Disney could not build a better automaton. In between telling us her life's story, she told us she and her party have a vision. And plans.
So tonight I’d like to share a more hopeful, Republican vision… One that empowers you, not the government… It’s one that champions free markets – and trusts people to make their own decisions, not a government that decides for you. It helps working families rise above the limits of poverty and protects our most vulnerable. ... We have plans to improve our education and training systems so you have the choice to determine where your kids go to school…so college is affordable…and skills training is modernized. And yes, it’s time to honor our history of legal immigration. We’re working on a step-by-step solution to immigration reform by first securing our borders and making sure America will always attract the best, brightest, and hardest working from around the world.
Sadly, she didn't share any specifics on the plans and essentially stuck to tired talking points--government spending, high taxes, and lack of jobs. But there is one thing Cathy McMorris Rodgers is willing to do for us. Pray.
Because there is nothing left she can do besides close out like it's the 700 Club.
So, tonight, I simply offer a prayer… A prayer for Sgt. Hess’s family, your family, and for our larger American family. That, with the guidance of God, we may prove worthy of His blessings of life … liberty … and the pursuit of happiness. For when we embrace these gifts, we are each doing our part to form a more perfect union. May God guide you and our President, and may God continue to bless the United States of America.
For you non-Christians and unaffiliated, you're on your own...well...pretty much like everybody else, Christian or not.
Many people are familiar with the (non-biblical) quote, "God moves in a mysterious ways; His wonders to perform."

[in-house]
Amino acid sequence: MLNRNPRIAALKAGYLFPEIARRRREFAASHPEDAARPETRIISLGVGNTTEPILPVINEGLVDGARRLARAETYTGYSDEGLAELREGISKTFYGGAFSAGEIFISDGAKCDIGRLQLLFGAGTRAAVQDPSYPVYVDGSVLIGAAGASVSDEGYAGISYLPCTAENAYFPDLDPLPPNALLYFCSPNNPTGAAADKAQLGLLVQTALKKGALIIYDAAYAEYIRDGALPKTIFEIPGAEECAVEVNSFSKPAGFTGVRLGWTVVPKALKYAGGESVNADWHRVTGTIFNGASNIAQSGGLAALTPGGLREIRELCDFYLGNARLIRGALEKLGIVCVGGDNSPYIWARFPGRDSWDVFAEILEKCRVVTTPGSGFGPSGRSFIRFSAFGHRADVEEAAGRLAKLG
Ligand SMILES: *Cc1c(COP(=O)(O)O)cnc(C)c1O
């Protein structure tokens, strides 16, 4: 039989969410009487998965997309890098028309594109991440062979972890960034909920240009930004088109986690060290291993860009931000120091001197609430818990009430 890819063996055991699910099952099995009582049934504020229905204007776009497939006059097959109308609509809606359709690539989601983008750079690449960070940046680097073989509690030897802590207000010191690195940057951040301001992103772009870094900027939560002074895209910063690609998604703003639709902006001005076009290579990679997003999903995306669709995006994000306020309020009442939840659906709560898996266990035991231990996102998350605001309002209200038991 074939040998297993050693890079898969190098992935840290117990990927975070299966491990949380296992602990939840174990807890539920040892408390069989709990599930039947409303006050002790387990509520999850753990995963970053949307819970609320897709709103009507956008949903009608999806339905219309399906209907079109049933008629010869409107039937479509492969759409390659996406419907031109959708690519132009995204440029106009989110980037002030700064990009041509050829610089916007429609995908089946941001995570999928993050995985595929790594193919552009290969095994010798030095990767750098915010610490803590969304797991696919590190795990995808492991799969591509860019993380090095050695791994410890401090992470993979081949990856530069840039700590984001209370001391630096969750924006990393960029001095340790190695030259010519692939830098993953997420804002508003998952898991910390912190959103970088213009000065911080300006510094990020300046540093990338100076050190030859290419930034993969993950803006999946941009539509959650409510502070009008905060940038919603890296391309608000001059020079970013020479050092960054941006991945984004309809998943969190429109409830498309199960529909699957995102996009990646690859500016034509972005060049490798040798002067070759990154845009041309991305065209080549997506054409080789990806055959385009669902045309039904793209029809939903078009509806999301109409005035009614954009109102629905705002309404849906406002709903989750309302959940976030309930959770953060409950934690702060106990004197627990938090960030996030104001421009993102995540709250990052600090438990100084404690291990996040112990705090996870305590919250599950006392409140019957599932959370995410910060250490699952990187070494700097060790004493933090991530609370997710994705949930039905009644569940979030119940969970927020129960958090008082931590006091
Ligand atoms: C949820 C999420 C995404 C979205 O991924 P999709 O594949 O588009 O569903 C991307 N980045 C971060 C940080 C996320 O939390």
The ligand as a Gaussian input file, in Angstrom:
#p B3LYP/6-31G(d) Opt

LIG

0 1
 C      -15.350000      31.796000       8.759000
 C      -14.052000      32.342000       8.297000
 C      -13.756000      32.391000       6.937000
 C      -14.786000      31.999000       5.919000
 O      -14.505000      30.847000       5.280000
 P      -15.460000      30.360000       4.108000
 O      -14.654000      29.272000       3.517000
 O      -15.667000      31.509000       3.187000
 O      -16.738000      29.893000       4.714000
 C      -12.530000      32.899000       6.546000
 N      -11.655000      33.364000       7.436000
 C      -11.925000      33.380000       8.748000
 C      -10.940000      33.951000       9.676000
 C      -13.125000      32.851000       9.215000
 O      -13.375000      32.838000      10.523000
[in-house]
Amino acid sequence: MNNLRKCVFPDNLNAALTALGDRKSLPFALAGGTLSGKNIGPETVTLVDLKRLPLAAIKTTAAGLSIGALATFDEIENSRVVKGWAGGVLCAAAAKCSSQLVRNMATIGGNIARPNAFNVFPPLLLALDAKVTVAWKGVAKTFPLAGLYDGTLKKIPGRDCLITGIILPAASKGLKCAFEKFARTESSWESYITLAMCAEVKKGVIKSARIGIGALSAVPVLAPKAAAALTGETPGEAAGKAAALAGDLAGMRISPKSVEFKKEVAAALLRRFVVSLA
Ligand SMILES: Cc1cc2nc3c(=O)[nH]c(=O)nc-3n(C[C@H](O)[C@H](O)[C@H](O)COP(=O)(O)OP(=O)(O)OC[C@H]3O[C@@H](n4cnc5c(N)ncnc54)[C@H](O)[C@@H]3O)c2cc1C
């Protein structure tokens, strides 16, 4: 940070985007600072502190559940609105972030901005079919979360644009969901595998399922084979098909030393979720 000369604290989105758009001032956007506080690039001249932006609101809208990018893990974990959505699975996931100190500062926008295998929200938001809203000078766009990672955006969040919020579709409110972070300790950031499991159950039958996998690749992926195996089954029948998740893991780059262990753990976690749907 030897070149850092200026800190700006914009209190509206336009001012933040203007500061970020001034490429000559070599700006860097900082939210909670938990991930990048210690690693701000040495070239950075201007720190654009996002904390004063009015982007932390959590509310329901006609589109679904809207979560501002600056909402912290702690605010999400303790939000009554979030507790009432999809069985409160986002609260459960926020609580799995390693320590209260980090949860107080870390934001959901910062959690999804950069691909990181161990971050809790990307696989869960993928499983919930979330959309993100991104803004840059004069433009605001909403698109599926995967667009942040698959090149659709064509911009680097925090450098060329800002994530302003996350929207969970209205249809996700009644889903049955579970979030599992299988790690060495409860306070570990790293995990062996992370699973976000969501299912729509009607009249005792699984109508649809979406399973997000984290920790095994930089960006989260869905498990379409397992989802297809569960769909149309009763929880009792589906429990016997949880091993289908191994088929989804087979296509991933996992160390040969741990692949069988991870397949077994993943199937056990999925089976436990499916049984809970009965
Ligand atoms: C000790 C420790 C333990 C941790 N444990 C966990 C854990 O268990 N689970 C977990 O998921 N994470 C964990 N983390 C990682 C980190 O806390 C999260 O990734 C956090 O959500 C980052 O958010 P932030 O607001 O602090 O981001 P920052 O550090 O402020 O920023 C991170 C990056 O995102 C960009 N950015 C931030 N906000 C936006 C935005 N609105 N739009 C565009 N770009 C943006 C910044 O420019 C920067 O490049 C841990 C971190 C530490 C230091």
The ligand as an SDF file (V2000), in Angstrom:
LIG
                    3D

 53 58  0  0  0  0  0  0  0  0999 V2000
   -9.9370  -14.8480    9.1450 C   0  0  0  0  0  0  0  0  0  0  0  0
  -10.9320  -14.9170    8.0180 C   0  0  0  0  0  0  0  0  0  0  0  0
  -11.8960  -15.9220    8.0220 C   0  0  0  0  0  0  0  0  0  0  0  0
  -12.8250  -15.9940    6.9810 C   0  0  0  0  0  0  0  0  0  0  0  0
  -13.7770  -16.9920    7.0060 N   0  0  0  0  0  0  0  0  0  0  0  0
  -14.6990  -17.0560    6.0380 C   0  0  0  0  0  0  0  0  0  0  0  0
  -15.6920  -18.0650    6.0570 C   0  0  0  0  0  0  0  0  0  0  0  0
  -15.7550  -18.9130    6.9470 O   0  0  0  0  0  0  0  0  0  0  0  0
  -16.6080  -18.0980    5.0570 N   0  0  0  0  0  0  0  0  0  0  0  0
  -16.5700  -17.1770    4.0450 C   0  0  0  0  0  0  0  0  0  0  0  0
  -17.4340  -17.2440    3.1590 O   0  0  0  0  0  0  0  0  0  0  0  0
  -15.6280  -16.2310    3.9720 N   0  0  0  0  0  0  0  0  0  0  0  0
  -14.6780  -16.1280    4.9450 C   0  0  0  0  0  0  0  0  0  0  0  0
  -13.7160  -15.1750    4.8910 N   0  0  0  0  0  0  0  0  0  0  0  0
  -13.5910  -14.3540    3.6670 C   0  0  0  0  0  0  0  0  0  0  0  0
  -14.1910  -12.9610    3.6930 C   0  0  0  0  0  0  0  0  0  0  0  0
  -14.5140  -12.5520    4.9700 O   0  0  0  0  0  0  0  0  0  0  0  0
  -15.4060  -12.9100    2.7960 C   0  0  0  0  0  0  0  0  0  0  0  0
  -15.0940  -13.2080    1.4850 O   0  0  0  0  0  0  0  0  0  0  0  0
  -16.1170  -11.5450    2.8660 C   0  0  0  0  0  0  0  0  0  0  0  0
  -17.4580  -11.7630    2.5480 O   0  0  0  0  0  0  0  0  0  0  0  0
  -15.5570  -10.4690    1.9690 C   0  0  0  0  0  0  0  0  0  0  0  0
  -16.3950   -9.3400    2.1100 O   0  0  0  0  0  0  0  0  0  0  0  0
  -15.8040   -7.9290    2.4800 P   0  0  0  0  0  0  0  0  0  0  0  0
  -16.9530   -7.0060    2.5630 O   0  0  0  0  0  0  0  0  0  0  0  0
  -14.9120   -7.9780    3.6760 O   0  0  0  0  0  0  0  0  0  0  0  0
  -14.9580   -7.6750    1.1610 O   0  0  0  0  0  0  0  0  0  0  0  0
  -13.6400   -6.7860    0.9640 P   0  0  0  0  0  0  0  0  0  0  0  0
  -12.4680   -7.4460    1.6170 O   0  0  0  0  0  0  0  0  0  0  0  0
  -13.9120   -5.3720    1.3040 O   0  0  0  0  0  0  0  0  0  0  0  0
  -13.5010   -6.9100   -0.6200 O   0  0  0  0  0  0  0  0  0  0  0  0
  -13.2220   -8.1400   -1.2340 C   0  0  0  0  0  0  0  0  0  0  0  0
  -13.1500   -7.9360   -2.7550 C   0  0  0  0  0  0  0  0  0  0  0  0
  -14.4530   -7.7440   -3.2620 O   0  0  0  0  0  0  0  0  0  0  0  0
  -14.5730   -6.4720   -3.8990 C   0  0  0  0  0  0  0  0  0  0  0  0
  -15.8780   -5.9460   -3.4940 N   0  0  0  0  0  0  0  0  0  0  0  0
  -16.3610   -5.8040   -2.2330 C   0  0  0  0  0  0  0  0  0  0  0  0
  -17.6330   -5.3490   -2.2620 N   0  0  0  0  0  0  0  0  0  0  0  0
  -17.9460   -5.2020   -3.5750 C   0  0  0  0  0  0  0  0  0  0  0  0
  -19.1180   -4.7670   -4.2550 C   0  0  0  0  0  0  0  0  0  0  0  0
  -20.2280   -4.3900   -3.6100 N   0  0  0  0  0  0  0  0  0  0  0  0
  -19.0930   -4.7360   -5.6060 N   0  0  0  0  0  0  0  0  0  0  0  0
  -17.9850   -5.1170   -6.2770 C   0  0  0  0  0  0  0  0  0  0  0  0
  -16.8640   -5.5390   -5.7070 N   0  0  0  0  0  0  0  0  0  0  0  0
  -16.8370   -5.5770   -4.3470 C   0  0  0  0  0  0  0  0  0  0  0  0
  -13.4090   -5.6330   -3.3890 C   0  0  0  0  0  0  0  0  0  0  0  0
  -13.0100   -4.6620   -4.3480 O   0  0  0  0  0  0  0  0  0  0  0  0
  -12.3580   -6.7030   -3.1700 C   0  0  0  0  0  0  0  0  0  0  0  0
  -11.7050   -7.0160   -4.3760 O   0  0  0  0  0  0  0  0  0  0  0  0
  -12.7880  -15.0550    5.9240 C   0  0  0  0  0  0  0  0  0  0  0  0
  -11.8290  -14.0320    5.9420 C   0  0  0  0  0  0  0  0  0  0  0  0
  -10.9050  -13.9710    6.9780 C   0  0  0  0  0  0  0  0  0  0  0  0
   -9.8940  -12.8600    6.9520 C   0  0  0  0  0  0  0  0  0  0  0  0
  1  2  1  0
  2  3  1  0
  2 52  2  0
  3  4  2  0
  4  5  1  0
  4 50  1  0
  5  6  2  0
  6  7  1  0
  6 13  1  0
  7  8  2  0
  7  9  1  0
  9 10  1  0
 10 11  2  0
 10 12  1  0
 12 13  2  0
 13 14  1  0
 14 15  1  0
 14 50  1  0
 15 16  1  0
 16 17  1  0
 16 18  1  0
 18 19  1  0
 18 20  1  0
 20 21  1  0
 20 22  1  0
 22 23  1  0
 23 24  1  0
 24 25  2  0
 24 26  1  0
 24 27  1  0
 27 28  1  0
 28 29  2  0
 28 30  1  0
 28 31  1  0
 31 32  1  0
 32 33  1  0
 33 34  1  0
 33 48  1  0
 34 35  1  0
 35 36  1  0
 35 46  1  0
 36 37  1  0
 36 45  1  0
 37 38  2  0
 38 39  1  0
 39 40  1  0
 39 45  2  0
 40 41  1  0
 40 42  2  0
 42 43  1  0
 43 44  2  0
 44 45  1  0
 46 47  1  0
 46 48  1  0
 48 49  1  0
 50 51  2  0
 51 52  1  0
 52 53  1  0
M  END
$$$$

Cathy McMorris Rodgers' God has guided her to vote against fair pay for women, for cutting Medicare and Medicaid, for allowing pre-existing conditions to be used to deny health care, for cutting funding for Supplemental Nutrition assistance Program, and for excluding lesbians, Native Americans, and immigrant women from the Violence Against Women Act.
Can underpaid women, the elderly, the cancer-stricken, the hungry children, and lesbians, Native American, and immigrant women suffering violence in the home ever prove themselves worthy of His blessings in the world of Cathy McMorris Rodgers?
“They are way out of their lane,” said Sen. Michael Baumgartner, a Spokane Republican. Baumgartner expects lawmakers will continue adding “substantially new resources” to the state education system, but he said the court’s position could erode the proper balance of power in Olympia. Baumgartner hopes lawmakers will ignore the court’s latest demands, or he fears justices may exercise more power going forward. “Everyone has to see how this could be abused,” Baumgartner said. Baumgartner has proposed a bill that would shrink the court from nine justices to five, acknowledging that it was partially an attempt to push back against the decision. But he also said the change would provide significant budget savings – money that could be redirected to education. (bolding mine)